PAINTINGS & CARVINGS Utilizing the forms developed using Swarm Theory, I created a series of paintings and carvings that attempt to abstract the self organizing entitites. The blue piece is 3 color layered painting. By applying a layer, letting it dry and applying another layer you can achieve layers that dont blend together. Then by carving away at the paint you can see the different layered colors that are hidden below. The predominantly grey piece is artists Linoleum, carved to make a stamp. The stamps were not as successfull as the Linoleum itself. The color is left over from the failed stamping process. The tall piece is an acrylic painting on a semi-transparent piece of acrylic found in a junk yard. The predominantly yellow piece is a watercolor. The different media adds to the infinite possibilities that self-organizing systems can produce.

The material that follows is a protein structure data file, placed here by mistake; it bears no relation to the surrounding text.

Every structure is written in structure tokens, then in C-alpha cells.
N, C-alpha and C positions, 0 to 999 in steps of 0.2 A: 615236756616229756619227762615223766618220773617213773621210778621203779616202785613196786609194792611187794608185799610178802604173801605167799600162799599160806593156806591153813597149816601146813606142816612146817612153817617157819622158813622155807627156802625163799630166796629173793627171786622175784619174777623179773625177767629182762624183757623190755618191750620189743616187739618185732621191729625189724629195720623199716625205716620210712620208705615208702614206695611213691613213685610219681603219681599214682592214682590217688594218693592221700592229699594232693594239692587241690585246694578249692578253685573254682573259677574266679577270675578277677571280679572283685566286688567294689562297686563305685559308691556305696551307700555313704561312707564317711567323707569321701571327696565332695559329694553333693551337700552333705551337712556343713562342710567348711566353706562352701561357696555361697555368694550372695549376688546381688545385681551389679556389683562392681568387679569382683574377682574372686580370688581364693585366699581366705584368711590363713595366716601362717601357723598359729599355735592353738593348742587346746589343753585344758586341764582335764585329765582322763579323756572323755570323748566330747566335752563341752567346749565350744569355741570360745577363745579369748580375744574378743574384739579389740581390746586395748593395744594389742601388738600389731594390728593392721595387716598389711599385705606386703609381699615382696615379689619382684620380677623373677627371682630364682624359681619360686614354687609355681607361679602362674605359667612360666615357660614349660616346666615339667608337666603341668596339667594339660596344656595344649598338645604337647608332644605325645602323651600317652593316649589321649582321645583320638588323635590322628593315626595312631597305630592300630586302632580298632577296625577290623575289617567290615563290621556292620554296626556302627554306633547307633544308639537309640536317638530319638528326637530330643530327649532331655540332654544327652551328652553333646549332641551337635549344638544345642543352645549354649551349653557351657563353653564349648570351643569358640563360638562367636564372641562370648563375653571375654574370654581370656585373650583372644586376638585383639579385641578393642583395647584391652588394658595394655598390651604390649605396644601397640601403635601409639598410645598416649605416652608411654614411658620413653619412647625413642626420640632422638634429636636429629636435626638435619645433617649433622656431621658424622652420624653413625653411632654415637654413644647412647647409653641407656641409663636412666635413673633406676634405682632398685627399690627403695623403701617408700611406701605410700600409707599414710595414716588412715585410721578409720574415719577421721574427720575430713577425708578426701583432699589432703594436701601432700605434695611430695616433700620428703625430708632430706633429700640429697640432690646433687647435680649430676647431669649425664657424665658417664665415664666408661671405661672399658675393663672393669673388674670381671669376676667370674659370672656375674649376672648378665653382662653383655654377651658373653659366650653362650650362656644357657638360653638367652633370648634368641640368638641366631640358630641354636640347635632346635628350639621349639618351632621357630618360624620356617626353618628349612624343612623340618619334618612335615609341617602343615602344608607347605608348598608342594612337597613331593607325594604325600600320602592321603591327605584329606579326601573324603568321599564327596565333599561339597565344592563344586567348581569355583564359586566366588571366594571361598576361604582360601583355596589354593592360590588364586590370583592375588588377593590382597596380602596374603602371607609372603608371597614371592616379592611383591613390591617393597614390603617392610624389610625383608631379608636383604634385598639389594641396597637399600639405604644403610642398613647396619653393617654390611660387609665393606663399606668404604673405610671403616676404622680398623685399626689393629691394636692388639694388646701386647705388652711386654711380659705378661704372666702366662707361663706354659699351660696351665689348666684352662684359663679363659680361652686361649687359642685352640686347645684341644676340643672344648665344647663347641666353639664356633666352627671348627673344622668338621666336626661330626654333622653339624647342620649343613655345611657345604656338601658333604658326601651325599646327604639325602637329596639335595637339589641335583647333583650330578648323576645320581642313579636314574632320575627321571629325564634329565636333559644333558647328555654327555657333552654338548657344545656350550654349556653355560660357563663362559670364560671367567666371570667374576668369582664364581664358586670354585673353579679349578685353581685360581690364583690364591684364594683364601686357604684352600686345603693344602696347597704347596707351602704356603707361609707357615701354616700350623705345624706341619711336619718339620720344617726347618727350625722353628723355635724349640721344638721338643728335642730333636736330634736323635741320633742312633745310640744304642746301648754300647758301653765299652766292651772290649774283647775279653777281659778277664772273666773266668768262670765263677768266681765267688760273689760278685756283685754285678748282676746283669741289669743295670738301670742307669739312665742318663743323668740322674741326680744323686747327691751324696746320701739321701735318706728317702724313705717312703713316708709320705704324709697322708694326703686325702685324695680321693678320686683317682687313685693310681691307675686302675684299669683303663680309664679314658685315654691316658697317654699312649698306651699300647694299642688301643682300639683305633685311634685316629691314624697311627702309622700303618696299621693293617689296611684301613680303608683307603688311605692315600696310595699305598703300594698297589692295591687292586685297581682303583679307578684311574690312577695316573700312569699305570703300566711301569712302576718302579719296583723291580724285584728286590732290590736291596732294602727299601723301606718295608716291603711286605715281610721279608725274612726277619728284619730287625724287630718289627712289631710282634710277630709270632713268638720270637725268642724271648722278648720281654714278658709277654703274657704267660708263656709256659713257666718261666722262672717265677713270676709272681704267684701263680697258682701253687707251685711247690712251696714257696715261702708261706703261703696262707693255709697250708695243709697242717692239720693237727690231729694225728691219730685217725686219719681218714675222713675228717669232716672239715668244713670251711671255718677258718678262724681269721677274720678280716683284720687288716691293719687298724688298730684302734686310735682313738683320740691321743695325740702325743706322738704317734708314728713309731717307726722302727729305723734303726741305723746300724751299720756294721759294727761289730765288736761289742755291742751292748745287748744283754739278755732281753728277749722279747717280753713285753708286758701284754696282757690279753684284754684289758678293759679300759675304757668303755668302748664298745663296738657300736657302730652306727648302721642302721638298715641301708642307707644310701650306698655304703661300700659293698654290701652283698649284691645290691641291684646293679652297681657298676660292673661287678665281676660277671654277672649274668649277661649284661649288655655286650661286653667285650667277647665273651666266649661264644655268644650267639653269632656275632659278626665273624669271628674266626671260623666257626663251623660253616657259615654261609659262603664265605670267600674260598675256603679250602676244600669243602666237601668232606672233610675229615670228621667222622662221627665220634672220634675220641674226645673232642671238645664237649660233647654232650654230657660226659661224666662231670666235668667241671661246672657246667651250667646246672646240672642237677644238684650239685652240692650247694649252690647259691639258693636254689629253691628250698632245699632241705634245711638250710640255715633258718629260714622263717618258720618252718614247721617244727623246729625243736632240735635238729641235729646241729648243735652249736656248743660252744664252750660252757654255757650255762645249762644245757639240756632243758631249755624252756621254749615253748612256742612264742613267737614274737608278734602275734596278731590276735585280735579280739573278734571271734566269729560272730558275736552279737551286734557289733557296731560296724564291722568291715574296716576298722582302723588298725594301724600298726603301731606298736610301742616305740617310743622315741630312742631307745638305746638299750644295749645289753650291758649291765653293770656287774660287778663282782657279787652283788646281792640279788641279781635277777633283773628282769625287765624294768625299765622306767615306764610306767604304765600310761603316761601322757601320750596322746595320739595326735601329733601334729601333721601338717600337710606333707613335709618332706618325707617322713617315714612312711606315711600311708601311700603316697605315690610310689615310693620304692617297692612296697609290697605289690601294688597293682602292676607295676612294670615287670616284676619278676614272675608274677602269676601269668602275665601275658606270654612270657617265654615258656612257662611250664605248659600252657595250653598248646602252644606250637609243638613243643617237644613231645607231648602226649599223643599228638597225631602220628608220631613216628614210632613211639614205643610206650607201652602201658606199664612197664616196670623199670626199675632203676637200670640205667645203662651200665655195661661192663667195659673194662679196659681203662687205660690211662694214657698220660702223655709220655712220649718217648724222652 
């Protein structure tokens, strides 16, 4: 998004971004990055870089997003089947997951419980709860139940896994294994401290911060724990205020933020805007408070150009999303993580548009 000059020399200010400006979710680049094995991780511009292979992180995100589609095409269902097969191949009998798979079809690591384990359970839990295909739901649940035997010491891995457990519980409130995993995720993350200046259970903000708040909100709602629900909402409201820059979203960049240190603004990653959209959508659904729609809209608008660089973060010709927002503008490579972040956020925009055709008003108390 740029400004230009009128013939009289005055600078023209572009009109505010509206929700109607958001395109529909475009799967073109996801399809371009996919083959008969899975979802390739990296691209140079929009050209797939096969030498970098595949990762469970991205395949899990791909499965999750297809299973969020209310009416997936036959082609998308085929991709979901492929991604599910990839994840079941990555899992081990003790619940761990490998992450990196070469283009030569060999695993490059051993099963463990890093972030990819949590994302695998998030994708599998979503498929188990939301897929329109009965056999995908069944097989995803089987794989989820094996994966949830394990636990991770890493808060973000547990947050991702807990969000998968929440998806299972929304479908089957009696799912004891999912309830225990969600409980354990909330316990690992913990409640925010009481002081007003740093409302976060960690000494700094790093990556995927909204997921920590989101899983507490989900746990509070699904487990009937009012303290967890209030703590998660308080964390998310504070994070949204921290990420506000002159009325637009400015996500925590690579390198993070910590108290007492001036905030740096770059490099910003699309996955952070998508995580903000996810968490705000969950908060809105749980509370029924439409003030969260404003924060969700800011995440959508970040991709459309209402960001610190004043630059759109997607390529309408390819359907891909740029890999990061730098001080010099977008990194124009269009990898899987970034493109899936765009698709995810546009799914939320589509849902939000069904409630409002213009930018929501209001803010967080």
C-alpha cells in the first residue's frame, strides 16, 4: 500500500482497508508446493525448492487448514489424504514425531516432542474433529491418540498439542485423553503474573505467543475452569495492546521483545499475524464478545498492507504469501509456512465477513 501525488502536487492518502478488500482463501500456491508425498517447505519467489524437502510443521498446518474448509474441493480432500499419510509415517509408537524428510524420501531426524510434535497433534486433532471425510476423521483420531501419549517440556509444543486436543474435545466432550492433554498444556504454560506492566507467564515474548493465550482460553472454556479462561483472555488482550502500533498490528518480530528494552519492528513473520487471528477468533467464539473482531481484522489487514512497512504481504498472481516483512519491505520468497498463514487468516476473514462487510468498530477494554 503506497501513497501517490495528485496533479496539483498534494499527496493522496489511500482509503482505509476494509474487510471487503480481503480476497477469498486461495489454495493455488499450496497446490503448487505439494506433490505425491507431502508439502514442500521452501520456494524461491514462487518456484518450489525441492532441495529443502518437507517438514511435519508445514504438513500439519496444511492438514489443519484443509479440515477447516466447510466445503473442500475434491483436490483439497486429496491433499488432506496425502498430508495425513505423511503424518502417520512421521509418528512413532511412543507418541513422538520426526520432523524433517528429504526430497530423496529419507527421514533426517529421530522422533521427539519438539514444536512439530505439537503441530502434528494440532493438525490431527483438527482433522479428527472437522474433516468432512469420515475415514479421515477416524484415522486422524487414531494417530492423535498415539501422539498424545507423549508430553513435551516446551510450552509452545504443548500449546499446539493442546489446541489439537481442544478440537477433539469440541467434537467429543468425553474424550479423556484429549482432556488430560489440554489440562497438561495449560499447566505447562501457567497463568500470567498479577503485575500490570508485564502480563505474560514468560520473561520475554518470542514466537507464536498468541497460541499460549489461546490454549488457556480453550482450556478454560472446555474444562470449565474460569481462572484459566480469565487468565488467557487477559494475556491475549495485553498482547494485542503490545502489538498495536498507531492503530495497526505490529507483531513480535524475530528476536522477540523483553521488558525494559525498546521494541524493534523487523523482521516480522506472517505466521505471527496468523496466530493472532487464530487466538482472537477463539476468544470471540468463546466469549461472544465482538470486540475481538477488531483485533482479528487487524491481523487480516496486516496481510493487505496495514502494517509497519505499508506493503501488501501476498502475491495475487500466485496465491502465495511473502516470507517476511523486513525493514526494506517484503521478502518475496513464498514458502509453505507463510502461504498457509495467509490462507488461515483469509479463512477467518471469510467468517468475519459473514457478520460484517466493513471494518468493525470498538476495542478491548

(1) Artists linoleum carving University Press. (2) Acrylic Painting (2) Watercolor Painting (2) Layered Painting Carving
FORM ANALOGUE [PARAMETRIC BALANCE]
FORM ANALOGUE [PARAMETRIC BALANCE] Using the introspection paintings as a starting point, the form analogue is a three dimensional exploration of the potential of form finding using self-organizing systems. The problem with exploring self organizing systems and swarm theory in architecture is that is doesn’t always directly relate to something tangible. At some point the designer needs to abstract these theories and bring them closer to the realm of architecture.
(1) Material selection line drawing perspective University Press. (2) Side perspective (2) Back perspective
Using the self-organizing system that I developed for the paintings I was able to develop a one-of-a-kind three dimensional form. By abstracting the recorded history of the self organizing entities I was able to create an infinite number of swooping interpolated curves. Using my learned designers intuition I was able to choose the iterations that had the most potential for a form I was looking for. By using the “patch” command in rhino I was able to create surfaces out of any number of curves. I could use one curve or I could use all the curves and a new surface would come of each. This new system developed a whole new batch of iterations and the potential for three dimensional surface exploration. Rockite Cement
1/16” laser cut Basswood